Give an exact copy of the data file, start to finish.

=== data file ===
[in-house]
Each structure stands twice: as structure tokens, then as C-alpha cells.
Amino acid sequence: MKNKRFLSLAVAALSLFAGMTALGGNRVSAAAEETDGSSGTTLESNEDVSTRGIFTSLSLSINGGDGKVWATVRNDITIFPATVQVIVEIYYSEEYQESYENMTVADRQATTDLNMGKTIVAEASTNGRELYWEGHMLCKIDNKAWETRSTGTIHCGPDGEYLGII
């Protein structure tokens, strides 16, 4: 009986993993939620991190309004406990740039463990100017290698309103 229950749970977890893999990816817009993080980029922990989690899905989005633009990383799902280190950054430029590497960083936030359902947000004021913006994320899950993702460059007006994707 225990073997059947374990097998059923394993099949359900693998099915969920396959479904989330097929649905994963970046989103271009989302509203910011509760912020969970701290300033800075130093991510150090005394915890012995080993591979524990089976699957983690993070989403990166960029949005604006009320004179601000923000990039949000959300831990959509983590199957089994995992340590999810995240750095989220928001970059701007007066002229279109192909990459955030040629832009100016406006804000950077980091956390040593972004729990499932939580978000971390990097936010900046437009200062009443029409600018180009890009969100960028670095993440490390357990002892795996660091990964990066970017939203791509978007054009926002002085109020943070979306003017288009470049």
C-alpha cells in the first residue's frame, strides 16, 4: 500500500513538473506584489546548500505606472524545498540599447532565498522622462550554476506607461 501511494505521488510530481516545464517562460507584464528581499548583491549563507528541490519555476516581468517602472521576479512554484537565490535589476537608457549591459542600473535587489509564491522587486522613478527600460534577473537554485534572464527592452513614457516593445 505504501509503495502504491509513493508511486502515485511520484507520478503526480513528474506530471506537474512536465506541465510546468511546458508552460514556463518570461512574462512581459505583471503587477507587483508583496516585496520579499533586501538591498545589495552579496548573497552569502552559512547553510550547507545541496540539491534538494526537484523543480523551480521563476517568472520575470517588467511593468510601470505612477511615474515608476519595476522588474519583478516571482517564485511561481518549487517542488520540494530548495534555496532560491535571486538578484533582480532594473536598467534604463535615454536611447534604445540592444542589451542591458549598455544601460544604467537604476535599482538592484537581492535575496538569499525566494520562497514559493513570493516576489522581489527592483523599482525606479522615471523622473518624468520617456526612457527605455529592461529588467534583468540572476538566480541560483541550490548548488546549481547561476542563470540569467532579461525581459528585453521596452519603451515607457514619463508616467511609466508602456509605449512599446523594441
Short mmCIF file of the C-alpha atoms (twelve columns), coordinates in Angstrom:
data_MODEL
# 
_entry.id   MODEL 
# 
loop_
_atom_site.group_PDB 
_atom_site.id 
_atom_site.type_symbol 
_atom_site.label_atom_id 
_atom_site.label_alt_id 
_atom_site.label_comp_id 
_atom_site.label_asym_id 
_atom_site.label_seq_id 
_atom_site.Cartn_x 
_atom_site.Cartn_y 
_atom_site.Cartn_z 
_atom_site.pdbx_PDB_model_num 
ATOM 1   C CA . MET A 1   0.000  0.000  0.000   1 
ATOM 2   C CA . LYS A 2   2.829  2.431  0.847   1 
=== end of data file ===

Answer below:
[in-house]
Each structure stands twice: as structure tokens, then as C-alpha cells.
Amino acid sequence: MKNKRFLSLAVAALSLFAGMTALGGNRVSAAAEETDGSSGTTLESNEDVSTRGIFTSLSLSINGGDGKVWATVRNDITIFPATVQVIVEIYYSEEYQESYENMTVADRQATTDLNMGKTIVAEASTNGRELYWEGHMLCKIDNKAWETRSTGTIHCGPDGEYLGII
């Protein structure tokens, strides 16, 4: 009986993993939620991190309004406990740039463990100017290698309103 229950749970977890893999990816817009993080980029922990989690899905989005633009990383799902280190950054430029590497960083936030359902947000004021913006994320899950993702460059007006994707 225990073997059947374990097998059923394993099949359900693998099915969920396959479904989330097929649905994963970046989103271009989302509203910011509760912020969970701290300033800075130093991510150090005394915890012995080993591979524990089976699957983690993070989403990166960029949005604006009320004179601000923000990039949000959300831990959509983590199957089994995992340590999810995240750095989220928001970059701007007066002229279109192909990459955030040629832009100016406006804000950077980091956390040593972004729990499932939580978000971390990097936010900046437009200062009443029409600018180009890009969100960028670095993440490390357990002892795996660091990964990066970017939203791509978007054009926002002085109020943070979306003017288009470049």
C-alpha cells in the first residue's frame, strides 16, 4: 500500500513538473506584489546548500505606472524545498540599447532565498522622462550554476506607461 501511494505521488510530481516545464517562460507584464528581499548583491549563507528541490519555476516581468517602472521576479512554484537565490535589476537608457549591459542600473535587489509564491522587486522613478527600460534577473537554485534572464527592452513614457516593445 505504501509503495502504491509513493508511486502515485511520484507520478503526480513528474506530471506537474512536465506541465510546468511546458508552460514556463518570461512574462512581459505583471503587477507587483508583496516585496520579499533586501538591498545589495552579496548573497552569502552559512547553510550547507545541496540539491534538494526537484523543480523551480521563476517568472520575470517588467511593468510601470505612477511615474515608476519595476522588474519583478516571482517564485511561481518549487517542488520540494530548495534555496532560491535571486538578484533582480532594473536598467534604463535615454536611447534604445540592444542589451542591458549598455544601460544604467537604476535599482538592484537581492535575496538569499525566494520562497514559493513570493516576489522581489527592483523599482525606479522615471523622473518624468520617456526612457527605455529592461529588467534583468540572476538566480541560483541550490548548488546549481547561476542563470540569467532579461525581459528585453521596452519603451515607457514619463508616467511609466508602456509605449512599446523594441
Short mmCIF file of the C-alpha atoms (twelve columns), coordinates in Angstrom:
data_MODEL
# 
_entry.id   MODEL 
# 
loop_
_atom_site.group_PDB 
_atom_site.id 
_atom_site.type_symbol 
_atom_site.label_atom_id 
_atom_site.label_alt_id 
_atom_site.label_comp_id 
_atom_site.label_asym_id 
_atom_site.label_seq_id 
_atom_site.Cartn_x 
_atom_site.Cartn_y 
_atom_site.Cartn_z 
_atom_site.pdbx_PDB_model_num 
ATOM 1   C CA . MET A 1   0.000  0.000  0.000   1 
ATOM 2   C CA . LYS A 2   2.829  2.431  0.847   1 